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The Impossibility of Energy Efficiency

Are our pursuits of energy efficiency all for naught?

Are our pursuits of energy efficiency all for naught? David Owen's recent article in the New Yorker called "The Efficiency Dilemma," makes a convincing case for the frustrating fact that as efficiency increases so to does usage. Better, more affordable air conditioning systems make us dramatically increase our use of air conditioning. Similarly, the cheaper, larger Energy Star designated refrigerators (like the 40 cubic foot one above) that monopolize our kitchens compel us to buy twice the food we need (and waste fully 40 percent of it). Then we relegate the old inefficient refrigerators to our garages where they consume massive amounts of energy for the non-essential cooling of cans of soda and frozen food. So, the more efficient stuff, from cars to ovens get, the more quickly we adjust and begin to consume more—not less—energy.


Owen is not arguing that we return to cooling our food on giant ice blocks but the argument against prevailing wisdom that increased efficiency leads to more responsible use is compelling to say the least. It all stems from the Jevons Paradox, wherein technological progress that increases the efficiency with which a resource is used tends to increase (rather than decrease) the rate of consumption of that resource

In 1865, the then 29-year old English economist William Jevons argued persuasively that by making better use of energy, we just end up using more of it in the end. Jevons was focused on coal but now, over a century later, Jevons' observation lends credence to the contemporary, not-often discussed reality that we have to tackle the problem not just of efficiency but consumption. In essence, by improving efficiency, we're providing cheap, easy access to energy and there's just no motivation to cut back. Moving forward, energy policy will have to pay as much attention to reduced consumption as increased efficiency. Only when these go hand in hand, will we realize any true benefit.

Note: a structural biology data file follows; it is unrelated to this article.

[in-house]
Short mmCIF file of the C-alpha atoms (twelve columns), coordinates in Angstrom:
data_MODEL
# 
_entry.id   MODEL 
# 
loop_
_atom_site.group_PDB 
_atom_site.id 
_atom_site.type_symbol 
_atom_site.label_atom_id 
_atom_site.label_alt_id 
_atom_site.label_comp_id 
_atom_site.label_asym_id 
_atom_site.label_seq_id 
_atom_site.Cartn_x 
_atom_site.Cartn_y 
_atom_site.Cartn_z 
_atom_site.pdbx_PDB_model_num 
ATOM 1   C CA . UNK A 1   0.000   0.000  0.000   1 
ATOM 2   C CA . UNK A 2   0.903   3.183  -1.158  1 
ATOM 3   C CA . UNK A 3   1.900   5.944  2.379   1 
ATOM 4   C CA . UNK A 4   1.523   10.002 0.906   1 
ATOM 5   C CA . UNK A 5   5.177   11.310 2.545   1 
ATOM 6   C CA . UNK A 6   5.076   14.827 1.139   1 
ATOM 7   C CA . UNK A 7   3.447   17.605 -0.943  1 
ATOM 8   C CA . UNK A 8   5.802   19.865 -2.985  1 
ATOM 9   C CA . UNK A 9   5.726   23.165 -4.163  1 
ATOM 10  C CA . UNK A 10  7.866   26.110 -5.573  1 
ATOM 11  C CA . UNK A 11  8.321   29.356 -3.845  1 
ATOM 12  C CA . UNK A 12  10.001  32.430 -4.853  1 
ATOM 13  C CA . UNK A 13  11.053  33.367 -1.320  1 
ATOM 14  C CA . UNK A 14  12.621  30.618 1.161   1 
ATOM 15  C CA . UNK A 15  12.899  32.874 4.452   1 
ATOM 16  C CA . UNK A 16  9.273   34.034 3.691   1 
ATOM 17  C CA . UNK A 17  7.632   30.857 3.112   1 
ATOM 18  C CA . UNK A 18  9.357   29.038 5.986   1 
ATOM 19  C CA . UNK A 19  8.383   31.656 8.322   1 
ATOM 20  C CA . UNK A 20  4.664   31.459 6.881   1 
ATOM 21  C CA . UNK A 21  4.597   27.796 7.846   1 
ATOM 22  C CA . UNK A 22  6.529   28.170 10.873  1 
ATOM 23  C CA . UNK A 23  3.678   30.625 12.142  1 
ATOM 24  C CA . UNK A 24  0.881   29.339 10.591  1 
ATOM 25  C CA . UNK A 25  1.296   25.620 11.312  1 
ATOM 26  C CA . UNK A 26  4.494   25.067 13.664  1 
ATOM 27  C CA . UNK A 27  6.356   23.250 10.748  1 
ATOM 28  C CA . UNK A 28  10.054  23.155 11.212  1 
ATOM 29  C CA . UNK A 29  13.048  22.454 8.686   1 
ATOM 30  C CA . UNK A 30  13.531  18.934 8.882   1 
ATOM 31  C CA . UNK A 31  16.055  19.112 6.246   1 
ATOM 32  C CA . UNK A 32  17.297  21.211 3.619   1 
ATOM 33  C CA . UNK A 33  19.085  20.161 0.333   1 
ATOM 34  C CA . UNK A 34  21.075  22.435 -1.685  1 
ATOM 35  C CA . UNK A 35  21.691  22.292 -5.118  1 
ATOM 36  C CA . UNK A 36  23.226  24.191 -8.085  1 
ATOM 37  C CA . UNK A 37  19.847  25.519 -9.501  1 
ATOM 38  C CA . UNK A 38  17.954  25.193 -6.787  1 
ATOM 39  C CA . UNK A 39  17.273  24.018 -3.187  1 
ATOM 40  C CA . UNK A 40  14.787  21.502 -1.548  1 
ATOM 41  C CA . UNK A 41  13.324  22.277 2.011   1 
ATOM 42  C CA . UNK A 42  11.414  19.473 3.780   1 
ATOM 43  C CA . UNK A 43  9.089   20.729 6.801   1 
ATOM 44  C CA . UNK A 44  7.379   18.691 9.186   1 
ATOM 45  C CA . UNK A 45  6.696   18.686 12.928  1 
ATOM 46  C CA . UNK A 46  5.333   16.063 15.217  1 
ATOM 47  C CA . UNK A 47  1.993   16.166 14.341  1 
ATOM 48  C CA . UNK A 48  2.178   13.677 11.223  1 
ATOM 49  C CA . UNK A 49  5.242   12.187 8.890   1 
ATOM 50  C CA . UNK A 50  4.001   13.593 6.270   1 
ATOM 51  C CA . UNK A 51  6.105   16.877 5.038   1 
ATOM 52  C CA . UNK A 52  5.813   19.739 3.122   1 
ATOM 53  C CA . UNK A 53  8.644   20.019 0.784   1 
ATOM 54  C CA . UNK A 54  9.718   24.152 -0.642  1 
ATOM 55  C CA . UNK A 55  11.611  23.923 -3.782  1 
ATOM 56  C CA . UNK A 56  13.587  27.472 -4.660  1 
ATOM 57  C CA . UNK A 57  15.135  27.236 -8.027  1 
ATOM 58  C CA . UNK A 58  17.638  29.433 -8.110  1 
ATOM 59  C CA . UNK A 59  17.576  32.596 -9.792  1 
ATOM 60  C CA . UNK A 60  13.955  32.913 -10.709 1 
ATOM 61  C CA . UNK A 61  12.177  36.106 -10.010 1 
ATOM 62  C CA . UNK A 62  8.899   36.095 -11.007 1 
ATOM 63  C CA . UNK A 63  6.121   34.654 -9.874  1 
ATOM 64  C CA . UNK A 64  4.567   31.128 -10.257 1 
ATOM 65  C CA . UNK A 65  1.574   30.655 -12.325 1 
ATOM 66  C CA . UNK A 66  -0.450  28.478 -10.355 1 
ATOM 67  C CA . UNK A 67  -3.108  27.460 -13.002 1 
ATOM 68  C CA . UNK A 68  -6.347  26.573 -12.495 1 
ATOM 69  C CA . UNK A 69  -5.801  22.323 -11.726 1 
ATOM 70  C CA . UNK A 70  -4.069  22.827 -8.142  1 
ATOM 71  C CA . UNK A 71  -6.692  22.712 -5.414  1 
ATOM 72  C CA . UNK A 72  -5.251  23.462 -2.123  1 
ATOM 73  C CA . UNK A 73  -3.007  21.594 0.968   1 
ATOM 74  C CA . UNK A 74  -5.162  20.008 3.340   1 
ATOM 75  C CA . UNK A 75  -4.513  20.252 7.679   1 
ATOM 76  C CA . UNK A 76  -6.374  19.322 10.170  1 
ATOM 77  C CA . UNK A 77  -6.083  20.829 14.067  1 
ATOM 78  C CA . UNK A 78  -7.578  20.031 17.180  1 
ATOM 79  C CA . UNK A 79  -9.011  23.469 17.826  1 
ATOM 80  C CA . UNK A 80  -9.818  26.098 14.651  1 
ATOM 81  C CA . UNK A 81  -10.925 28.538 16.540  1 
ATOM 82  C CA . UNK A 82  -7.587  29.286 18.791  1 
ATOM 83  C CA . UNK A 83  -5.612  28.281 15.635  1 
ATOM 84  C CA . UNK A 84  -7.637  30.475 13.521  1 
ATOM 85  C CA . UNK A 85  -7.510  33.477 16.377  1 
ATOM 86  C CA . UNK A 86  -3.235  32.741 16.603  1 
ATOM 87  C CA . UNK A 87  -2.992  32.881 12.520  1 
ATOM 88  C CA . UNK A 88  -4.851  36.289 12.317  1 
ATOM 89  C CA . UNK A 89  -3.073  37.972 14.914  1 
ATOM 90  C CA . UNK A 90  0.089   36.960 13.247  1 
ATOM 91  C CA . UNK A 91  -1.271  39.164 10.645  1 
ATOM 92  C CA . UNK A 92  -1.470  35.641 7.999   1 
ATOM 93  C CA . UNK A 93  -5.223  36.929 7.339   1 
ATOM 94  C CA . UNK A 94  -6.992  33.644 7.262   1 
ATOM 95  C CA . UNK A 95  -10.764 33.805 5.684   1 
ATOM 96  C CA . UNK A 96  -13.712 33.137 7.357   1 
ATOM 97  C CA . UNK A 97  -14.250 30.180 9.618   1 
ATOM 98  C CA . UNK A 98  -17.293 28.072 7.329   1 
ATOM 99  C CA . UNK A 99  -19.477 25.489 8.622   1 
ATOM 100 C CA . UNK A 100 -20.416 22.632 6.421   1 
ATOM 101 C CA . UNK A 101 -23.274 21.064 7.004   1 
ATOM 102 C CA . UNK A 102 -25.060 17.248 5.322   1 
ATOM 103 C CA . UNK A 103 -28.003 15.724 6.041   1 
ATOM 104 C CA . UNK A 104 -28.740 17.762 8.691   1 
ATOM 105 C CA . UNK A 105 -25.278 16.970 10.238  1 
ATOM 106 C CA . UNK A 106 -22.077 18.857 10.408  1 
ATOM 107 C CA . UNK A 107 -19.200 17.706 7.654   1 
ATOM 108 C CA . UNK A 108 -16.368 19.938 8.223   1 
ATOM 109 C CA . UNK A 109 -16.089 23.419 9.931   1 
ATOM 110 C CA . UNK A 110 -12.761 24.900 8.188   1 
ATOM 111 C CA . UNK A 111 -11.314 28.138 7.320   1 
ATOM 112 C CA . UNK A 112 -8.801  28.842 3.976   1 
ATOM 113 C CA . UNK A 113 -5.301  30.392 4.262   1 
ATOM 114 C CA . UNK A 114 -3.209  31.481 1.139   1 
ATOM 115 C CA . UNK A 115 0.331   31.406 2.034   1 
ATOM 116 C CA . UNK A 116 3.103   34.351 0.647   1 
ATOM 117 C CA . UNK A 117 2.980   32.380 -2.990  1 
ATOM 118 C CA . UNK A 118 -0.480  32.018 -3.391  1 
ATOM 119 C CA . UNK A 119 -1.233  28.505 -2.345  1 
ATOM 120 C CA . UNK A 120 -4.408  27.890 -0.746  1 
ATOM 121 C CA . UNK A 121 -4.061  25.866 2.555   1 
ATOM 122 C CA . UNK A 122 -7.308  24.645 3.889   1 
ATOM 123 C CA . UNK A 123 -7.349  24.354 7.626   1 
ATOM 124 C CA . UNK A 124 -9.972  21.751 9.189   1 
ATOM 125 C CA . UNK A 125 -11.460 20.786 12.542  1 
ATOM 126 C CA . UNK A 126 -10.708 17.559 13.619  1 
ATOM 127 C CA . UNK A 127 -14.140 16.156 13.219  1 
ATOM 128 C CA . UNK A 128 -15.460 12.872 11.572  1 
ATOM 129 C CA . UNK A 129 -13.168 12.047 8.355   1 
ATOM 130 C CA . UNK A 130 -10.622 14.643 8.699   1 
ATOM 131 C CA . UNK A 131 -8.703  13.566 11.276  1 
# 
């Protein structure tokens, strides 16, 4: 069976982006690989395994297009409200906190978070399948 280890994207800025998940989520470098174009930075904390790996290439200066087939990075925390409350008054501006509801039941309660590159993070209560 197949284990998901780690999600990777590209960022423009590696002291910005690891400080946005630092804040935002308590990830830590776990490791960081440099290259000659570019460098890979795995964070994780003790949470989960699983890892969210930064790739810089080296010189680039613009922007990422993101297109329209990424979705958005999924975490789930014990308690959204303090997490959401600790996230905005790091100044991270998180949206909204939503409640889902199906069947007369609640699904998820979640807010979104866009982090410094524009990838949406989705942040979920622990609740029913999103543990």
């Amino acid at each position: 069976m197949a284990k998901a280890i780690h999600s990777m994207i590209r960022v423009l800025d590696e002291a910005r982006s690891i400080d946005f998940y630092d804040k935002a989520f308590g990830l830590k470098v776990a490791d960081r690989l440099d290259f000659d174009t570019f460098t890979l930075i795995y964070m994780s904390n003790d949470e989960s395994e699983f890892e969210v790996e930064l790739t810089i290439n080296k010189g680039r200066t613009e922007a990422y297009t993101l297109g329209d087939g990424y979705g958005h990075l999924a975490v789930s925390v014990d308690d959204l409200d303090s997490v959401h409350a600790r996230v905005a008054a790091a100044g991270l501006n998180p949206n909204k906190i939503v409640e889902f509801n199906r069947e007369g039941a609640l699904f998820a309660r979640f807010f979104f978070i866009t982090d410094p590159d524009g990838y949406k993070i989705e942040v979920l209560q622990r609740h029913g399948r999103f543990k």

People are still making fun of him decades later but Jimmy Carter may have had it right back in the 70s when in winter, he donned a wool cardigan, turned the thermostat down and encouraged his fellow Americans to follow suit. No one wanted to hear it then and well, some things never change.

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Center for American Progress Action Fund

Tonight's Democratic debate is a must-watch for followers of the 2020 election. And it's a nice distraction from the impeachment inquiry currently enveloping all of the political oxygen in America right now.

For most people, the main draw will be newly anointed frontrunner Pete Buttigieg, who has surprisingly surged to first place in Iowa and suddenly competing in New Hampshire. Will the other Democrats attack him? How will Elizabeth Warren react now that she's no longer sitting alone atop the primary field? After all, part of Buttigieg's rise has been his criticisms of Warren and her refusal to get into budgetary specifics over how she'd pay for her healthcare plan.

The good news is that Joe Biden apparently counts time travel amongst his other resume-building experience.

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Official White House Photo by Sonya N. Hebert